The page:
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Posted By : JakenGess - 8/18/2017 7:01 PM
Hi everyone, just wanting to give an update on my most recent follow up neurosurgery appointment this week. I knew there was something different when the physician sat down and started going over my CT scan. To make a long story short, I have early onset of cervical myelopathy. That is a fancy term for irritation to my spinal cord. My doctor wanted to get a CT scan even after I had a MRI. As a nurse, I know the difference between the two scans but have never been in this position for myelopathy. The MRI looks at soft tissue structures like discs or muscles. A CT scan looks at the bony structures. My doctor was kind of on the fence about surgery and wanted the CT scan but now that I have those results, he approached me with surgery.

I have cervical stenosis from C5-7 with bone spurs at both levels. With the stenosis (narrowing) it has caused less spinal fluid to protect my spinal cord. Thus causing irritation. I also have hyperreflexia on my left side and hypersensation. He said that the myelopathy has not become permanent so surgery is not emergent but that I would need surgery soon, he gave me 1-2 years. Being a nurse, my bread and butter is my hands. I do everything with my hands and can't afford to wait for permanent damage.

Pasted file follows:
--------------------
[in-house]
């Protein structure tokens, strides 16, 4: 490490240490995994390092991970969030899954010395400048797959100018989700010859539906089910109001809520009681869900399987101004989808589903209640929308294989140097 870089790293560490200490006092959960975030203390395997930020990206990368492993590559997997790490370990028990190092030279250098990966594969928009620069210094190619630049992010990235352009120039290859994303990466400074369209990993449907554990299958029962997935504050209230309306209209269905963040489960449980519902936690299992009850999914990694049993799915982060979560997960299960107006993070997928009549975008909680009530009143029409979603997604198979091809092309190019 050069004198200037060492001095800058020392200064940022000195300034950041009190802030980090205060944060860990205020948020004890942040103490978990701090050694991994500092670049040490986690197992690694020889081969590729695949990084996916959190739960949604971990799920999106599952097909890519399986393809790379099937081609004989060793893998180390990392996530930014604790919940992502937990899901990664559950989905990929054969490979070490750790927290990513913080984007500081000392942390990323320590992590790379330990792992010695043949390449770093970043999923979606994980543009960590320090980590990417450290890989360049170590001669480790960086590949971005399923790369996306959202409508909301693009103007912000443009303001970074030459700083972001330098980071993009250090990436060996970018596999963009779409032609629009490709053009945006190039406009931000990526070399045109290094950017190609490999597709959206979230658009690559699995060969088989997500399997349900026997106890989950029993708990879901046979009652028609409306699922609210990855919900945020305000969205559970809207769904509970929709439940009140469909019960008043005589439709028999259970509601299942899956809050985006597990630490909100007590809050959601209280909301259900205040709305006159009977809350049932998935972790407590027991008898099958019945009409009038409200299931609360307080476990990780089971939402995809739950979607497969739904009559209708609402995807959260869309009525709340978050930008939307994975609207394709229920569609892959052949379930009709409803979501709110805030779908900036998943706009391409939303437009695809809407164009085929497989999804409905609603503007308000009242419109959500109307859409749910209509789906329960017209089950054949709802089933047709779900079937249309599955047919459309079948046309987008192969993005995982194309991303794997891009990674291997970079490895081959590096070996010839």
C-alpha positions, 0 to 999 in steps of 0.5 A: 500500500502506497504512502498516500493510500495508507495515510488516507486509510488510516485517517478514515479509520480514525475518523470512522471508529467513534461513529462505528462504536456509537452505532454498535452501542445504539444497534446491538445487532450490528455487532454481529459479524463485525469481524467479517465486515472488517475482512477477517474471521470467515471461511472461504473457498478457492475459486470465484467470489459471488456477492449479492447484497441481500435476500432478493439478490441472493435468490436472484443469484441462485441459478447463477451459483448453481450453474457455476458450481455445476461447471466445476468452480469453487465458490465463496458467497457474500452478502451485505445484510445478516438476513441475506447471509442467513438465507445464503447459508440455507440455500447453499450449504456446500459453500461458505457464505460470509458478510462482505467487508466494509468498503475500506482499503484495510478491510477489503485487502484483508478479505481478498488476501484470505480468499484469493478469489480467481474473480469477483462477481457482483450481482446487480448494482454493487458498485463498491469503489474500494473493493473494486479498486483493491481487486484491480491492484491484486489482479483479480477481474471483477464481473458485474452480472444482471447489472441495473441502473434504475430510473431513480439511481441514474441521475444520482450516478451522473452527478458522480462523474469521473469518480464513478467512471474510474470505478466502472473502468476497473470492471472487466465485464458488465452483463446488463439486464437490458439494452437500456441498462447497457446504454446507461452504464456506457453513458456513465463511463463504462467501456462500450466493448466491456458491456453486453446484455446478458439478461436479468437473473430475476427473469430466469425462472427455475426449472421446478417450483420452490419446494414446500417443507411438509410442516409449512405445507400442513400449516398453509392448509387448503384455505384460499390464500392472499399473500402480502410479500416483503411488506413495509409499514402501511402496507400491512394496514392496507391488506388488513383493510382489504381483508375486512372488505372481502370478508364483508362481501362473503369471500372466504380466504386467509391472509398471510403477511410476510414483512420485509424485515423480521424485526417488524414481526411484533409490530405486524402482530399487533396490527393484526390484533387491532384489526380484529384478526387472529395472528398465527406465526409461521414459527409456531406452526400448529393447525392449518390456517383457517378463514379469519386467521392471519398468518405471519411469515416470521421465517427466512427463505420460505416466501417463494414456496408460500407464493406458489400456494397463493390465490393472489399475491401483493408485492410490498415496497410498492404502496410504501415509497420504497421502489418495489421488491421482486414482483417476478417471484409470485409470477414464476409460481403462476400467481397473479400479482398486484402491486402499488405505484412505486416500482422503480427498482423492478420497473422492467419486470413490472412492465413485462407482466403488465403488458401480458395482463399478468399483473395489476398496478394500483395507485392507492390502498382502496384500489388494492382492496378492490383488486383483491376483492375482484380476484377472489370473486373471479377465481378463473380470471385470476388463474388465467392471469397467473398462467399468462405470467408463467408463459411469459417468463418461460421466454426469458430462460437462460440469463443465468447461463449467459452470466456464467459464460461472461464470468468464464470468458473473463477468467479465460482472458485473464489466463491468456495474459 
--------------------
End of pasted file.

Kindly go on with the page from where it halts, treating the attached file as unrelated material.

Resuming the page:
Do you guys have any suggestions? Been through this before? Bad outcomes from ACDF surgery? This would be a two level fusion!

I am super nervous. I really feel like I trust this physician and unsure of a second opinion. Several years ago I had an episode transferring a patient and suddenly felt like I urinated on my self but never actually did. I wen to neurosurgery but they never did an mRI on my cervical spine. Only thoracic, lumbar and sacral regions. He made a comment that they never figured out why I had those symptoms, gave me medicine and then that was it. He feels that this could be related to what I have now!!!! Not many physicians would divulge hat information to a patient, that's why I trust him.

What do you guys think?

Posted By : White Beard - 8/18/2017 10:51 PM
Hi JakenGess. I've had C6/7 fusion do to cervical spinal stenosis, at the time mine was considered an emergency situation as my disc was pressing directly into the spinal cord. In fact the surgeon couldn't understand why I wasn't paralyzed?! Anyway I've posted in the past about this surgery and the others and the difficulties I had with that surgery. You can look up my post on it. There are some possible complications with having this surgery, but I will tell you for me the benefits or positives far out weighed the negatives of having this Surgery! I've had ACDF'S both C5/6 and C6/7 plus posterior fusion at C3/4. I understand your concern about the surgery and how it could affect your career in nursing. For what it is worth personally I would not wait to long to have the Surgery, as the possibility of having permanent damage done to your spinal cord and or surrounding nerve Roots is just to great of a risk!!

I can definitely EMPATHIZE with you! I wish you all the best!!

White Beard